February is national heart awareness month; the so-called silent killer, high blood pressure or hypertension affects from 32-38 percent of the people in Tennessee and can lead to conditions like vision loss, heart attack, kidney disease and a stroke.

One change that can help reduce blood pressure is a change in diet. The National Heart, Lung and Blood Institute promotes its Dietary Approaches to Stop Hypertension (DASH) to mark each national heart awareness month.

Conventional wisdom calls for reducing salt from one’s diet, yet the DASH plan emphasizes vegetables, fruits and low-fat dairy foods — and moderate amounts of whole grains, fish, poultry and nuts in addition to daily maximum intake of 2,300 mg of sodium in the standard diet plan.

The payoff, according to researchers, can be a drop over time of eight to 14 BP points.

 

What to eat

At a glance, the DASH diet calls for daily intakes of 6-8 servings of grain (whole grain is preferred), 4-5 servings of veggies, 4-5 servings of fruit (fresh, canned or juiced), 6 servings of lean meat and 2-3 servings of fats and oils and the same servings of dairy. Limit your weekly intake of sweets to five servings of sweets and try to get 4-5 servings of nuts, seeds or legumes each week.

 

Tips for success

The Mayo Clinic reminds people that healthy eating isn’t an all or nothing proposition. Do what you can, but strict adherence is counterproductive.

Some things you can do to make a change to a healthier diet include gradual changes, self rewards for accomplishments, forgive slip-ups, add physical activity and find support from others.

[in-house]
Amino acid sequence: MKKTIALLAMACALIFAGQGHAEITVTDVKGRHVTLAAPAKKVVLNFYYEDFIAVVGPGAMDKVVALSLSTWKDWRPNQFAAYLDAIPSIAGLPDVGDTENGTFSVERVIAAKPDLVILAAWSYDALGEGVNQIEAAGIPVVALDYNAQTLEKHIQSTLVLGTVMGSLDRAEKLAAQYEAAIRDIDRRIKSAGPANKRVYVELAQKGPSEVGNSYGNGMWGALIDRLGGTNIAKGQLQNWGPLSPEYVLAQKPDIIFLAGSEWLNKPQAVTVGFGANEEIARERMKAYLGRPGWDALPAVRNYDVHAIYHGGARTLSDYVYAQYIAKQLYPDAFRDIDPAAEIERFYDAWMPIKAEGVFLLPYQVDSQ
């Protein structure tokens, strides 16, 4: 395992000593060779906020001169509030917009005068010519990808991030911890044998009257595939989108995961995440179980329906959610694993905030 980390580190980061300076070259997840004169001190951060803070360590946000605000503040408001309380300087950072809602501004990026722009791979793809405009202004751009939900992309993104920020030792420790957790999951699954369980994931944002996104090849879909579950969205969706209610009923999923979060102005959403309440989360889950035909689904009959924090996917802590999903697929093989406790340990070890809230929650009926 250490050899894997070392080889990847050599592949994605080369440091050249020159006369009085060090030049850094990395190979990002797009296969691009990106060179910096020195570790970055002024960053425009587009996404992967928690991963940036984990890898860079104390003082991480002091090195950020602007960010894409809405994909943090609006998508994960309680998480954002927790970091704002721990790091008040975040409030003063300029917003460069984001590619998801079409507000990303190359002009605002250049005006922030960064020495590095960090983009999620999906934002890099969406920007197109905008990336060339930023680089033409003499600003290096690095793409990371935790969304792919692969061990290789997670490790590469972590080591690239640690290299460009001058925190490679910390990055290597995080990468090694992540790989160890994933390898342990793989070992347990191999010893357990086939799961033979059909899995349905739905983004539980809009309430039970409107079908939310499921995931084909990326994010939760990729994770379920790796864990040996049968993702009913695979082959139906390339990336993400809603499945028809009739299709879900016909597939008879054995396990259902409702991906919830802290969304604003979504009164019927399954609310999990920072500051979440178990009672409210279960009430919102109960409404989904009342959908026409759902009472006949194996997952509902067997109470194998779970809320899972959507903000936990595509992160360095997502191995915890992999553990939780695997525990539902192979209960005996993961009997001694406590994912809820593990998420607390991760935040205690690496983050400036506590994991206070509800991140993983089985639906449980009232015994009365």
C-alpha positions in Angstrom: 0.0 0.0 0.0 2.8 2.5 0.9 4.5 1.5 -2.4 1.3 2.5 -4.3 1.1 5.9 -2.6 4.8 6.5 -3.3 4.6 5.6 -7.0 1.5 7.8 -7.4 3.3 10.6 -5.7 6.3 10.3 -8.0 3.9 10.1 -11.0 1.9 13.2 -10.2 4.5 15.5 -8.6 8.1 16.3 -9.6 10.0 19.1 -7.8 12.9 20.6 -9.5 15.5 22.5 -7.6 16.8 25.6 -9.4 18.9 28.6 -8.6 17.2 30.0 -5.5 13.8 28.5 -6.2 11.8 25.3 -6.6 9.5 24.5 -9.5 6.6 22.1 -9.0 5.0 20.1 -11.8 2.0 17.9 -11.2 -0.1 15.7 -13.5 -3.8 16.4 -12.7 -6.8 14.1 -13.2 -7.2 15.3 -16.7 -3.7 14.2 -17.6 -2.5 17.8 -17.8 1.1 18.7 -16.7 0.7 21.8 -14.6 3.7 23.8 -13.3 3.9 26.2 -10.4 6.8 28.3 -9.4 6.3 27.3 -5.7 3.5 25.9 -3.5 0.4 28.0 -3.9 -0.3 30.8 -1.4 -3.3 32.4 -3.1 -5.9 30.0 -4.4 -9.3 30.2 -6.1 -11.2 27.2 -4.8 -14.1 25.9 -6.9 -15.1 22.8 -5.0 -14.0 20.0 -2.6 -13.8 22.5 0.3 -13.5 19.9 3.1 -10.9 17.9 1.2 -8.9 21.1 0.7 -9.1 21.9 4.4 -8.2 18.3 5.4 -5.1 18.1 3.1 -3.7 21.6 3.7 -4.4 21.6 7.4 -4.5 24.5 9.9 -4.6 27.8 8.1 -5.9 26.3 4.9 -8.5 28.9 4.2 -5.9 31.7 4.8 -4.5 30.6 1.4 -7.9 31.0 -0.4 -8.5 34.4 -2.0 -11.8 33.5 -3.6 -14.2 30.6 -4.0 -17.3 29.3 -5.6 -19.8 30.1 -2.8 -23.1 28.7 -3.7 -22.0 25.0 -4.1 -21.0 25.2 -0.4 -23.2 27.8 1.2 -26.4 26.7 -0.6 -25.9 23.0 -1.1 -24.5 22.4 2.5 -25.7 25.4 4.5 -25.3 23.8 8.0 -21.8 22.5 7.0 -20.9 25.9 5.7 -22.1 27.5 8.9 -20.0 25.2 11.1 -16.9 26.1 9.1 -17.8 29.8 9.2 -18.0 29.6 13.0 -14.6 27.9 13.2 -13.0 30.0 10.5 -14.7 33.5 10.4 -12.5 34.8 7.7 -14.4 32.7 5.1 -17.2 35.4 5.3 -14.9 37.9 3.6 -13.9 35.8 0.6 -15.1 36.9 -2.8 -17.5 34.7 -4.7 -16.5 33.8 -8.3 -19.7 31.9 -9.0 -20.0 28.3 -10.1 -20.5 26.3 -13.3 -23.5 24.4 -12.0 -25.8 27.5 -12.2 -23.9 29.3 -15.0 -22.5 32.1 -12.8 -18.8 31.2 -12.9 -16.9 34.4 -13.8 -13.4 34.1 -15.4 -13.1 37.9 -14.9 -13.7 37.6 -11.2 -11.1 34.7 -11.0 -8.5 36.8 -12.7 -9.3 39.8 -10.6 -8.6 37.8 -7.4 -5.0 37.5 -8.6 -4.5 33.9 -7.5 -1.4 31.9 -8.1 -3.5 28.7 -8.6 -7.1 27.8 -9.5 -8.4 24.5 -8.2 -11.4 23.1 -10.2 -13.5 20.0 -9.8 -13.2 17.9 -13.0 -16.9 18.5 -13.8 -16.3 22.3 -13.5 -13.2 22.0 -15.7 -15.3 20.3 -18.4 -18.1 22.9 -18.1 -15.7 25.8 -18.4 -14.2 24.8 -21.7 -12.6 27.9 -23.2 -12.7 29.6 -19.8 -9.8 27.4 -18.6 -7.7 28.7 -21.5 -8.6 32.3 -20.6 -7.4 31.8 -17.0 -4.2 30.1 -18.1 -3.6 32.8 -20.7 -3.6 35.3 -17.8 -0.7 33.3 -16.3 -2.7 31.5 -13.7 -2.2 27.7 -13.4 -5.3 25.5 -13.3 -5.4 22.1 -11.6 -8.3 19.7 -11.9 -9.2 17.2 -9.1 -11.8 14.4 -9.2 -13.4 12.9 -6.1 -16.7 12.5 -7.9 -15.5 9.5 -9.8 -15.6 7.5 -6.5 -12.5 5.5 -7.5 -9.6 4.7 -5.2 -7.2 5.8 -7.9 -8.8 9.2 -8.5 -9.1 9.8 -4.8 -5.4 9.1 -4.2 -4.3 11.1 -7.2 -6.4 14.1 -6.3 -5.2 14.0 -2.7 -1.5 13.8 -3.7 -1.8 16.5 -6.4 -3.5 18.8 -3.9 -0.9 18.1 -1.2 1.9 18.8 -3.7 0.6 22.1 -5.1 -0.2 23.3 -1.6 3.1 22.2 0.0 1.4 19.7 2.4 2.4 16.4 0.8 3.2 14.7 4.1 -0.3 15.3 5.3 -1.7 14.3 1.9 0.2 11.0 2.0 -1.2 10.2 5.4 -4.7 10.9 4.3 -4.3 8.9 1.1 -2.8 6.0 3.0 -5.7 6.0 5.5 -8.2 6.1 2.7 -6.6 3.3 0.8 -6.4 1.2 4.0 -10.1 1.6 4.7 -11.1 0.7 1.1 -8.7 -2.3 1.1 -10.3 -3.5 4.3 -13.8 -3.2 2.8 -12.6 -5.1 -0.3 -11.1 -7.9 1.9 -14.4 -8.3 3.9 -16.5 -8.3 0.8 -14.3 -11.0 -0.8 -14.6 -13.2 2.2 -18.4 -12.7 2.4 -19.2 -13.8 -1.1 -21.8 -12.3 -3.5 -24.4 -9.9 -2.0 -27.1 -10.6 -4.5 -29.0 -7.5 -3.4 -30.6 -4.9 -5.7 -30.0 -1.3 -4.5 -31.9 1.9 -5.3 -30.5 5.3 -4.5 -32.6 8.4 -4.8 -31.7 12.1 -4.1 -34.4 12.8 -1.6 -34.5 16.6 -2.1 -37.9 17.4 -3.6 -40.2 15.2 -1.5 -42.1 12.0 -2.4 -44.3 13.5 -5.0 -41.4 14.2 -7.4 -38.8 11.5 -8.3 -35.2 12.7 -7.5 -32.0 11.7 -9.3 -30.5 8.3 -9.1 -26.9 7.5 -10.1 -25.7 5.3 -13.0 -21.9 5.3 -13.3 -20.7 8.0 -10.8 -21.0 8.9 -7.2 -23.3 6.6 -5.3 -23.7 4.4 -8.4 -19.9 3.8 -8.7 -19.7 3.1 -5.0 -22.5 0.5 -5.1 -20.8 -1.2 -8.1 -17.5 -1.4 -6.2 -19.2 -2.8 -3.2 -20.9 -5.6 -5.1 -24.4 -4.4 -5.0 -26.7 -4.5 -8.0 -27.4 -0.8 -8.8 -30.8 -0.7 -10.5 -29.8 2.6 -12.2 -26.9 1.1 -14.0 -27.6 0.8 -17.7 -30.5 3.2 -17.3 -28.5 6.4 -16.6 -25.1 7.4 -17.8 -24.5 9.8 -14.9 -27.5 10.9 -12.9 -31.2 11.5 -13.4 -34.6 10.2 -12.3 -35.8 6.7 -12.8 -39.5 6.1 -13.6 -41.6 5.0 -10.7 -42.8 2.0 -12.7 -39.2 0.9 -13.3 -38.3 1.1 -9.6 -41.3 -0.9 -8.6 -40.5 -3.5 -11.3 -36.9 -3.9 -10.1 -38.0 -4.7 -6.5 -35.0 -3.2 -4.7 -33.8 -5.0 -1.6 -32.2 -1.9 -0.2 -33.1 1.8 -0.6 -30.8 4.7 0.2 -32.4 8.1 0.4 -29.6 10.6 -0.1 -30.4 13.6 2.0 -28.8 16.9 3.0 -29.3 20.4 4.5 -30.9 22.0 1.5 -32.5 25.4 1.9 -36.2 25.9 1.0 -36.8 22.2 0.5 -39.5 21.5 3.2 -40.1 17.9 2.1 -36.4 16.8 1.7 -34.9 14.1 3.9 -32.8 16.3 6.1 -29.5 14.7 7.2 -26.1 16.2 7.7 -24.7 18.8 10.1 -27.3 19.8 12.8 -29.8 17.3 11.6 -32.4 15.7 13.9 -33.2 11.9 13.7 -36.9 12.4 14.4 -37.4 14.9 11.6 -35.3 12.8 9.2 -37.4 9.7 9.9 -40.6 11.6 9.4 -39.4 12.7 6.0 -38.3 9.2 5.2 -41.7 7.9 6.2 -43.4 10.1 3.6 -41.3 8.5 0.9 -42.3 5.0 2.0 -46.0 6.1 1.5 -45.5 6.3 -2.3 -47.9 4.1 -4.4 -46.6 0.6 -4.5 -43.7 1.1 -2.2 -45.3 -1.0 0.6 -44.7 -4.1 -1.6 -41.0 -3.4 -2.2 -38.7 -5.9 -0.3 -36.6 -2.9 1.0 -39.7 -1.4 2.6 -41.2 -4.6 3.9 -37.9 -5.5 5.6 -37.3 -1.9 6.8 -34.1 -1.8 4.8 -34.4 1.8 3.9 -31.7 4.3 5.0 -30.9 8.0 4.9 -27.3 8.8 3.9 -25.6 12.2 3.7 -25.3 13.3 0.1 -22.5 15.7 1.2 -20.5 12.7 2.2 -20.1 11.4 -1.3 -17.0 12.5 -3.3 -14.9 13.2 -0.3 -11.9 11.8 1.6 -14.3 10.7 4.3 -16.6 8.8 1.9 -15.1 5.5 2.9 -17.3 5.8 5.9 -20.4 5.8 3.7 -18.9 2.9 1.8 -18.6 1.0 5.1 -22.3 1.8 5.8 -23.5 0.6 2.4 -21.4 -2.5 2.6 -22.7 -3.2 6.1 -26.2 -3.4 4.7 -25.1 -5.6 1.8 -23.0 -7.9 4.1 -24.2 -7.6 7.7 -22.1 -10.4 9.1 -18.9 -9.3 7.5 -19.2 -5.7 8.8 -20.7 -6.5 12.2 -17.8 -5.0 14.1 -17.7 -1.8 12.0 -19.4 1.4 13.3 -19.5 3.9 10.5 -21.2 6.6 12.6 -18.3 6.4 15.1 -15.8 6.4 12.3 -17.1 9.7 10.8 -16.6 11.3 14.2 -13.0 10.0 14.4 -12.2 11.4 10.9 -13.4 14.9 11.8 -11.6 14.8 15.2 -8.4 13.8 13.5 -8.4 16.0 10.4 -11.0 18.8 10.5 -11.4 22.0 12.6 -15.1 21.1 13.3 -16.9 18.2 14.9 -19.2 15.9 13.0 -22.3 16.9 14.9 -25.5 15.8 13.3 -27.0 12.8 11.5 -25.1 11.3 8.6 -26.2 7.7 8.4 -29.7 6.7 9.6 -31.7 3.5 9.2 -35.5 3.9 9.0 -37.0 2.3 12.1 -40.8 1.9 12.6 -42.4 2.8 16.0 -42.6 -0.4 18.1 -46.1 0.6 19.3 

DASH diet for a day

It can be difficult to get a handle on what a healthier diet might look like. Here is an example from the Mayo Clinic to get you started with DASH.

Breakfast: Start the day with a whole wheat bagel with two tablespoons of no-salt peanut butter, an orange and a cup of fat-free milk.

Lunch includes a spinach salad (4 cups of spinach, one pear, half mandarin orange sections, 1/3 cup almonds and 2 tablespoons red wine vinaigrette). Top the meal off with a dozen reduced sodium crackers and a cup of fat-free milk.

Dinner is a 3 oz. filet of cod, ½ cup brown rice with vegetables, ½ cup steamed green beans, a sourdough roll and top it off with 2 teaspoons of olive oil and a cup of fresh berries for dessert.

Snacks can be a cup of fat-free yogurt and four vanilla wafers.

The Center for Disease Control data suggests that from 32-38 percent of Tennesseans over the age of 20 had high blood pressure as of 2017. Medicare and Medicaid Services indicates that from 2013-15, between 7.8-8.4 percent of the population age 65 and older in Coffee County were hospitalized for high blood pressure related problems. 

John has been with the Manchester Times since May 2011. He covers Lifestyles in addition to handling education reporting and general news assignments.John has won Tennessee Press Association awards for Best News Photo and placed in numerous other categories. John is a 1994 graduate of Tullahoma High School, a graduate of Motlow State Community College and earned a Bachelor of Arts in English from Middle Tennessee State University. He lives in Tullahoma, and enjoys the outdoors with his wife, Mitsy, and his 17-month-old, Sean.

Staff Writer

John has won Tennessee Press Association awards for Best News Photo and placed in numerous other categories. He is a graduate of THS, Motlow and MTSU. He lives in Tullahoma, and enjoys the outdoors with his wife, Mitsy, and his 17-month-old, Sean.

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